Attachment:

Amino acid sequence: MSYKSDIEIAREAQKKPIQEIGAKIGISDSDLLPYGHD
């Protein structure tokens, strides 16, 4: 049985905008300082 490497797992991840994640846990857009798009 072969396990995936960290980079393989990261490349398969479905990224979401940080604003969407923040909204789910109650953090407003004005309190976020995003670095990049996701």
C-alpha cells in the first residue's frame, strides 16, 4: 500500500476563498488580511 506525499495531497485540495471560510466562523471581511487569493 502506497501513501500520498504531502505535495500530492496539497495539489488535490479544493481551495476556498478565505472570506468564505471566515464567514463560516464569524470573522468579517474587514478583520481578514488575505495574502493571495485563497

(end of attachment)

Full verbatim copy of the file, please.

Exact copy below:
Amino acid sequence: MSYKSDIEIAREAQKKPIQEIGAKIGISDSDLLPYGHD
């Protein structure tokens, strides 16, 4: 049985905008300082 490497797992991840994640846990857009798009 072969396990995936960290980079393989990261490349398969479905990224979401940080604003969407923040909204789910109650953090407003004005309190976020995003670095990049996701």
C-alpha cells in the first residue's frame, strides 16, 4: 500500500476563498488580511 506525499495531497485540495471560510466562523471581511487569493 502506497501513501500520498504531502505535495500530492496539497495539489488535490479544493481551495476556498478565505472570506468564505471566515464567514463560516464569524470573522468579517474587514478583520481578514488575505495574502493571495485563497